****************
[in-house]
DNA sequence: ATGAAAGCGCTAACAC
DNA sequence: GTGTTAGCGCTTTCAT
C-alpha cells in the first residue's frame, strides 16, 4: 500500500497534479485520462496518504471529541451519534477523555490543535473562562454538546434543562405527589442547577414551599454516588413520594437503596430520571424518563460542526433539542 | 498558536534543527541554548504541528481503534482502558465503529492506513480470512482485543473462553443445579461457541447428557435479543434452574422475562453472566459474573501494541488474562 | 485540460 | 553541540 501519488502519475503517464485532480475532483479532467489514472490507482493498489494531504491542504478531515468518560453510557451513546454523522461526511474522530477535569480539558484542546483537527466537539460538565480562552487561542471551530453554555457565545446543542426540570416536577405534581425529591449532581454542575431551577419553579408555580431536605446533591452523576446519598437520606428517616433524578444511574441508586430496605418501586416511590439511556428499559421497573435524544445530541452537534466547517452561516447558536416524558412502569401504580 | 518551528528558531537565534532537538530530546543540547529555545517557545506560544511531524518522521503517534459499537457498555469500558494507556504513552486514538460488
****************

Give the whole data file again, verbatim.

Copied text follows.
[in-house]
DNA sequence: ATGAAAGCGCTAACAC
DNA sequence: GTGTTAGCGCTTTCAT
C-alpha cells in the first residue's frame, strides 16, 4: 500500500497534479485520462496518504471529541451519534477523555490543535473562562454538546434543562405527589442547577414551599454516588413520594437503596430520571424518563460542526433539542 | 498558536534543527541554548504541528481503534482502558465503529492506513480470512482485543473462553443445579461457541447428557435479543434452574422475562453472566459474573501494541488474562 | 485540460 | 553541540 501519488502519475503517464485532480475532483479532467489514472490507482493498489494531504491542504478531515468518560453510557451513546454523522461526511474522530477535569480539558484542546483537527466537539460538565480562552487561542471551530453554555457565545446543542426540570416536577405534581425529591449532581454542575431551577419553579408555580431536605446533591452523576446519598437520606428517616433524578444511574441508586430496605418501586416511590439511556428499559421497573435524544445530541452537534466547517452561516447558536416524558412502569401504580 | 518551528528558531537565534532537538530530546543540547529555545517557545506560544511531524518522521503517534459499537457498555469500558494507556504513552486514538460488